Independence Day: Resurgence.

That went well.

The Transformers movies use the cinematic language of capitalism both to safely critique

a fictionalized brand of capitalism - the girly, effite, non-manly Steve Jobs kind -

JOYCE: Tactical nuke [laughs] LOL



Lindsay VO: While using that same language to actually promote the state's agenda

And one more important note about Tucci character

He exploits dead Autobots innocently, but only with encouragement from corrupt government agencies.

In fact, Tucci is redeemed at the end, despite his misdeeds,

where the REAL bad guy, a government agent played by

Kelsey-yep-hes-here-too-Grammer and founder of CIA factionCemetery Wind”--

KELSEY GRAMMER: Cemetery Wind.

Lindsay VO:--is shot in the back by Optimus Prime, our hero.

In the end, in the words of Ronald Reagan….

REAGAN: Government is the not the solution to our problem.

Lindsay VO: Sometimes it is in the interest of the State to push this ideology.

And the Transformers movies have been all too eager to oblige.

So I want to bring it back to Professor Jazz-Hater for a minute--

BEE MOVIE: you like jazz?

Normally I wouldnt feel the need to explain this

but this is a series for YouTube, not for the classroom --

When one explains a theoretical framework and applies it to a text

that isn't necessarily the same thing as agreeing with that framework.

It's just showing that you understand it.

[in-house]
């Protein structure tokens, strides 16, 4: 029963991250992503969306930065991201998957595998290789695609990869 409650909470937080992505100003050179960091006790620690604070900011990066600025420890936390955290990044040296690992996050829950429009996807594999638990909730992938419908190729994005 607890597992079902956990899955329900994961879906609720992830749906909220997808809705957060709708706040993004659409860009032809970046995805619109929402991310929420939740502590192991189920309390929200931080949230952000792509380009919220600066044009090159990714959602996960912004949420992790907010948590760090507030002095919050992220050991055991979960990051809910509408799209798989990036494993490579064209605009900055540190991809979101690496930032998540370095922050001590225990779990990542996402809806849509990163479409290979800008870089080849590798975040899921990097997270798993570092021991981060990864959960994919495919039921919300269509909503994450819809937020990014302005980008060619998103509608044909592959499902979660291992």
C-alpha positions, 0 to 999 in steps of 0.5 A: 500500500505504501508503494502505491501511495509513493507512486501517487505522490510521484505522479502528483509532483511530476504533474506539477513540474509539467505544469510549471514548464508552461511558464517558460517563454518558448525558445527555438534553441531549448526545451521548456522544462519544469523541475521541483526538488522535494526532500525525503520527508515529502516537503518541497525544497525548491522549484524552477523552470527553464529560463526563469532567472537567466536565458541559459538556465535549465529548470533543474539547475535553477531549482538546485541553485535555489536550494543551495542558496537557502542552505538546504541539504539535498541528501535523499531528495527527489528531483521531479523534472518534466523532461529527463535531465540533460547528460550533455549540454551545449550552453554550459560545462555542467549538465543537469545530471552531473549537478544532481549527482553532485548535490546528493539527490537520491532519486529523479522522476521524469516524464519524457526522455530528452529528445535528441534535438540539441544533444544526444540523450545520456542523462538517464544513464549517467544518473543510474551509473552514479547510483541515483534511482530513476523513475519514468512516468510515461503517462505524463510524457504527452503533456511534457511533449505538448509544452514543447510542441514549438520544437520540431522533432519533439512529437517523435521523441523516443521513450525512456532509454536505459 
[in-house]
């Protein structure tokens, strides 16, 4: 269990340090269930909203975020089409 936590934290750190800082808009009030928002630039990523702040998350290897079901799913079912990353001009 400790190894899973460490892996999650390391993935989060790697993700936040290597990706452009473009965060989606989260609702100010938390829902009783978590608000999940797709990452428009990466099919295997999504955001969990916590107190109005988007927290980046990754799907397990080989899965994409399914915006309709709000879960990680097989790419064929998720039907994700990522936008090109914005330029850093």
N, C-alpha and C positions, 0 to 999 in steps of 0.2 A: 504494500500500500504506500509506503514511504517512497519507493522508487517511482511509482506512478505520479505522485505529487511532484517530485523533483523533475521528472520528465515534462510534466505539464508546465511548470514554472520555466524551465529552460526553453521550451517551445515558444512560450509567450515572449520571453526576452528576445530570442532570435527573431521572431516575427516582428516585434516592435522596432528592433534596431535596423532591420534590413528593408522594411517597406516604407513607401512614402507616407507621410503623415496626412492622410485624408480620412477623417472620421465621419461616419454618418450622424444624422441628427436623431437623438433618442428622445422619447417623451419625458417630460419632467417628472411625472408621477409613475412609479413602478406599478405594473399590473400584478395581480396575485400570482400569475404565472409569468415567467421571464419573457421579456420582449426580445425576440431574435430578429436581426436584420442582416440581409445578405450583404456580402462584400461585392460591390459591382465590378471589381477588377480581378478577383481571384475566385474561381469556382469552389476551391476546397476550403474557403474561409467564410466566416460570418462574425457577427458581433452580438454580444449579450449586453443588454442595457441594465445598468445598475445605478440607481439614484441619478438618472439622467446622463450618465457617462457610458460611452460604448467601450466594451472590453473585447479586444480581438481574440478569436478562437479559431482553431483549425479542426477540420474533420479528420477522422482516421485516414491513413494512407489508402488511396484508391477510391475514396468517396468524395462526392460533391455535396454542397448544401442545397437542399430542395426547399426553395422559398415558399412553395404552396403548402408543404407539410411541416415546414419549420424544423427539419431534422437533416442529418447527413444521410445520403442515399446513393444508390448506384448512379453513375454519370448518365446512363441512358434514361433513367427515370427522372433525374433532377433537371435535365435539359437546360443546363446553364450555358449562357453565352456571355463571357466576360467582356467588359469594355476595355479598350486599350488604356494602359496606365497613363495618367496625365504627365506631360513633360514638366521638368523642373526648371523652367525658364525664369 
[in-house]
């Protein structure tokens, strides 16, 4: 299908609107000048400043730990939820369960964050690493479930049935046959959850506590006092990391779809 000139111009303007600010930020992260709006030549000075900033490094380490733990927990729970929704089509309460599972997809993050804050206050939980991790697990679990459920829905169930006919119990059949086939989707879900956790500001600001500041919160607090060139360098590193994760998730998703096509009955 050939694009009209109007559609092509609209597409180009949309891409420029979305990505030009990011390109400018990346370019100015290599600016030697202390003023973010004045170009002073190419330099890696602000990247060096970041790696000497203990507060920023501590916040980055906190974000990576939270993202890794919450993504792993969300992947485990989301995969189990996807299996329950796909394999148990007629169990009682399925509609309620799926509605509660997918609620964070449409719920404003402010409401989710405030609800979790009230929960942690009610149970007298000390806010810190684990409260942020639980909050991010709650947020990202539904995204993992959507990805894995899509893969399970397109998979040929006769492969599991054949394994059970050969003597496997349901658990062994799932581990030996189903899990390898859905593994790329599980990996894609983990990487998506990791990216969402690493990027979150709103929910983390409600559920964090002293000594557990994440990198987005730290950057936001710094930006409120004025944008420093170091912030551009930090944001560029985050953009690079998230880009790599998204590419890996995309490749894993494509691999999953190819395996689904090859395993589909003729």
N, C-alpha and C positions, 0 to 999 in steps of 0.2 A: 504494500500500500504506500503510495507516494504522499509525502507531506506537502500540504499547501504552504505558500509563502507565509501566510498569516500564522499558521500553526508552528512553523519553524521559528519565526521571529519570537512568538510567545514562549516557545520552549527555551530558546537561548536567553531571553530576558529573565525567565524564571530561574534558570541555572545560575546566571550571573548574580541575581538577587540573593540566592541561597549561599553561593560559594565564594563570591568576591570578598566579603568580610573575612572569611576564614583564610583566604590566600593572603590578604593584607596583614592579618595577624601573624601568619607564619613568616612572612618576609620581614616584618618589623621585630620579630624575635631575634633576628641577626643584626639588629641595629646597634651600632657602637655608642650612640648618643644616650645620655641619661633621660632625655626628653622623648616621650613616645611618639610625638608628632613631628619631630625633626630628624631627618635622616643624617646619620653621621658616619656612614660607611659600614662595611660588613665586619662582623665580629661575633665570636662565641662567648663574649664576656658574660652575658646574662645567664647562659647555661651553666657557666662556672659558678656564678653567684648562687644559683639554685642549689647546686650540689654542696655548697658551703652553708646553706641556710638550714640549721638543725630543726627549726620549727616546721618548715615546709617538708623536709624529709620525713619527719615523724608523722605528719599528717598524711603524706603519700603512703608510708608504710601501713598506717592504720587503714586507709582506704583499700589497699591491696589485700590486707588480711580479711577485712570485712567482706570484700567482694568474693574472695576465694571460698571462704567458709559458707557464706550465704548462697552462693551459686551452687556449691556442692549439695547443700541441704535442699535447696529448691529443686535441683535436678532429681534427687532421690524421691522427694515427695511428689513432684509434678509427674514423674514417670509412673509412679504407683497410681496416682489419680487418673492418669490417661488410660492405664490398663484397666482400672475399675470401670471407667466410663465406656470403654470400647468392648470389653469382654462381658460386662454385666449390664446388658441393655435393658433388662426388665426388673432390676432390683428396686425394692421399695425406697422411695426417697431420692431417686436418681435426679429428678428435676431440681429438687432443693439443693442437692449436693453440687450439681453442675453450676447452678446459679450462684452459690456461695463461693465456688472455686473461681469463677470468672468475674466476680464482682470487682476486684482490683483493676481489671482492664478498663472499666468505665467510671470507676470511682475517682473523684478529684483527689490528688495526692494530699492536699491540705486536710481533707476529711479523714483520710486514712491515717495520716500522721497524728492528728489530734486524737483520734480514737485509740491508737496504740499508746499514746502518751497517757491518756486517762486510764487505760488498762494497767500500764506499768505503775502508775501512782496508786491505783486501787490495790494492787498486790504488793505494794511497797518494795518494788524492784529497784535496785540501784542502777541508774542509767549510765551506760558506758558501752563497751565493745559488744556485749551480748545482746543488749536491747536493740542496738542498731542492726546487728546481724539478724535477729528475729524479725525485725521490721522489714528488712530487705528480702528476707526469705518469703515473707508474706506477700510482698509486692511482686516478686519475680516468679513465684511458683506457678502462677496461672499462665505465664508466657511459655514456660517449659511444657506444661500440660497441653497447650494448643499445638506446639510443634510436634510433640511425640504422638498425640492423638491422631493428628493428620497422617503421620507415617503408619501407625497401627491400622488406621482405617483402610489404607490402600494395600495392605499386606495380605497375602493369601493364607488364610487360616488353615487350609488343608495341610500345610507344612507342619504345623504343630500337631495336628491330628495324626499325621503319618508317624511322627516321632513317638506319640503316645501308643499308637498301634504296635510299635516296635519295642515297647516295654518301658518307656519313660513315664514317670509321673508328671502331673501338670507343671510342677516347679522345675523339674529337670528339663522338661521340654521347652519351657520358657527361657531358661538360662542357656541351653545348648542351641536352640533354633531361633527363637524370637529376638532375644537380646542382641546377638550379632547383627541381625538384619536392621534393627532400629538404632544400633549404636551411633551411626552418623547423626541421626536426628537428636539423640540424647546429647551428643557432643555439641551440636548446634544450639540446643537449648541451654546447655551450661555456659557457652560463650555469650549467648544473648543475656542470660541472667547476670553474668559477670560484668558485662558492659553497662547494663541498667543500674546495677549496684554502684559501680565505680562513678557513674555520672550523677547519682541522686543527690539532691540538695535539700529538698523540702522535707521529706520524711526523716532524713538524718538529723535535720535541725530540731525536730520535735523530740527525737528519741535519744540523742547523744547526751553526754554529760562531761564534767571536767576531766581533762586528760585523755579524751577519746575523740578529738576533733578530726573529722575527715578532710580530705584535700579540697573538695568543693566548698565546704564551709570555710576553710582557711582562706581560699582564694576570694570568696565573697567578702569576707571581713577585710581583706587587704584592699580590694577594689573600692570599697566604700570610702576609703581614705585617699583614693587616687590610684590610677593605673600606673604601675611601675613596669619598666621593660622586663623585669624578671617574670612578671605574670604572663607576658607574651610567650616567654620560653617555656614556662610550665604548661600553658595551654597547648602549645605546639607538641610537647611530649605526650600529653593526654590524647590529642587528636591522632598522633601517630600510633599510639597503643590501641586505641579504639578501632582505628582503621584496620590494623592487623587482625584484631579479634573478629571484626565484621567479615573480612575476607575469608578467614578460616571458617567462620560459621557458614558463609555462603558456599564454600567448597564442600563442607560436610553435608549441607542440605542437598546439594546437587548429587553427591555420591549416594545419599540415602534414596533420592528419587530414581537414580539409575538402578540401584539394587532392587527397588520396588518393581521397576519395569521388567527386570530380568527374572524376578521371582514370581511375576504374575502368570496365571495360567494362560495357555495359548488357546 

I say this because I don't want my interpreting Adorno's position for Transformers

to mean that I think all products of the Culture Industry are meaningless

exist to cram some fleeting complacence in your life so you dont get utterly sucked into the void.

If that was true how could I possible justify all these Starscreams I seem to own.


But there is a big problem in nerd communities

with coming to terms with the fact that a product they love kind of only exists for

gross hypercapitalistic Reagany reasons.

Personally, I do not care.

I buy my Starscreams, I read my comics,

and I can still talk about the fact that this series only exists due to deregulation designed to target children

and benefit big businesses.

I personally do not ascribe to Adornos black and white world view--

that the culture industry produces only trash, and you only stuff your face with it because you

are trying to fill a bottomless emptiness with no name.

To concede to this viewpoint is to posit that Hollywood is incapable of producing art

with any sort of meaning, and thats just not a position I can get behind.

Plus I just dont think I can trust the taste of a guy who hates jazz that much.

BUT--and this is if you ignore Bay's movies which do,

I think, fit into Adorno's definition of trash--

it is also not fair to say that nothing good or artistic has come from this franchise

Despite it's origins as a marketing tool to sell toys.


The products of the culture industry are hollow and meaningless!


Hey Tabbydo you like jazz?

Yea. That's what I thought.

The Description of Marxism! | The Whole Plate: Episode 9